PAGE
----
Longtime supporter going the distance for YMCA
By Judy Masterson firstname.lastname@example.org December 2, 2012 5:24PM
Waukegan Saturday, 12/1/12 Retired judge, David Hall is walking to raise funds to save the 100-year-old, YMCA in Waukegan. | Brian O'Mahoney~for Sun-Times Media
The Hall family has been a proponent of the YMCA for 120 years, according to David Hall, whose grandfather, Albert Hall, was a leader in the community drive to establish the YMCA building that opened in 1925 and still stands in downtown Waukegan. Hall’s great-grandfather, John Hall, helped obtain a YMCA charter for Waukegan and its first building in 1912. That building was located where the Genesee Theater now stands.
Forms to pledge support for Judge Hall’s walk are available at Northern Lake YMCA, 2000 Western Ave., Waukegan, and online at www.ymcalakecounty.org.
Updated: January 4, 2013 6:13AM
Retired Lake County Judge David Hall has pledged to complete a 100-mile fund-raising walk to help save the century-old Waukegan YMCA.
Hall, 60, a former chief judge who left the bench in July after serving 23 years, received an enthusiastic send-off from a small crowd gathered outside the Waukegan YMCA at noon on Saturday. Wearing a sandwich board advertising his quest, Hall, who in 2011 was diagnosed with ALS or Lou Gehrig’s disease, spoke haltingly about his intention to walk one mile for every year the YMCA has continuously operated in Waukegan.
“One mile for every year my family has been involved in the Y,” said Hall, who stepped down from the board of directors of the two-branch Lake County Family YMCA earlier this year.
A lifelong Waukegan resident, Hall spent the last four years of his judgeship embroiled in a court case and lawsuit stemming from a 2008 DUI arrest. He was cleared of that charge in July, but was convicted of resisting arrest.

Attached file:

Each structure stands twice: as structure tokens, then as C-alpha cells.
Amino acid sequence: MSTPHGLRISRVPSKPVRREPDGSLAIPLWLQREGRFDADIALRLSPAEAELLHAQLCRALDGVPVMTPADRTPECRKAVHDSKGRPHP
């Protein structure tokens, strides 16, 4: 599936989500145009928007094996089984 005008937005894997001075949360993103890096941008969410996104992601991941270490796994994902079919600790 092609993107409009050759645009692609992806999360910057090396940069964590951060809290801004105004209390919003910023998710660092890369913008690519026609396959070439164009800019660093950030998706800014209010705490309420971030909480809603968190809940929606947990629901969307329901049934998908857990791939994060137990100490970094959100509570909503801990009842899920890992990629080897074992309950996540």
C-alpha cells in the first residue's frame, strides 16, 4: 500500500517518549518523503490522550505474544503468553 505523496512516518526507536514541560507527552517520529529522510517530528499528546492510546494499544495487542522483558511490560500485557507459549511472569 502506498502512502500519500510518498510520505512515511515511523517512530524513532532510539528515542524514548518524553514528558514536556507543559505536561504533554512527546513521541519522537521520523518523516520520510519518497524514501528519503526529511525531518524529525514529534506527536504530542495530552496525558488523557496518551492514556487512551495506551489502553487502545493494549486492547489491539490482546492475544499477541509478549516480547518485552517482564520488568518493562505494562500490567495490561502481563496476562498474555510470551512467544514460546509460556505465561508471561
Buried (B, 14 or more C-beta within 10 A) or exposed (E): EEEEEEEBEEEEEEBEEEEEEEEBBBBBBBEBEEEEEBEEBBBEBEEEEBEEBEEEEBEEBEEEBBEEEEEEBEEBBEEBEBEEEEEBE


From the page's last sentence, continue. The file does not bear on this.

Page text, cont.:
Hall plans to solicit donations and pledges for each mile he walks “from place to place,” “knocking on doors,” or on the Y’s indoor track and he will also work the phones, he said. His goal is $250,000.
On Day 1, he set out to walk a minimum of two miles. Leading a group of other Y members, he headed south on the Robert McClory Bike Trail, which runs past the Y.
“The Y has never been more important to Waukegan that it is right now,” Hall said. “The recession has hit the Y and Waukegan very hard. If we can’t keep a Y in the city of Waukegan, it’s a very bad sign for all of us.
The future of the financially strapped Lake County Family YMCA is still uncertain two months after the Y’s board of directors abruptly announced a plan to close both its branches on Oct. 31, citing an $8 million deficit. A public outcry and a deal by the village of Vernon Hills to purchase its 11-year-old Y and turn it over for operation by the park district, won the Y in Waukegan a reprieve through Dec. 31.
Hall was chairman of the YMCA board that orchestrated the agency’s move from downtown Waukegan to the site on Western, between Glen Flora and Sunset, where it opened in 1987. He helped raise the first $1 million for that effort.
Hall said he plans to visit the YMCA at noon “every day I can make it” before embarking on his daily treks. He will carry copies of his pledge, and a Waukegan Y Building Pledge that stipulates donations will be payable only if the Waukegan Y is “released from all mortgages, notes and other obligations associated with loans to the YMCA.”
“I will walk alone or with anyone who can join me,” Hall’s pledge states.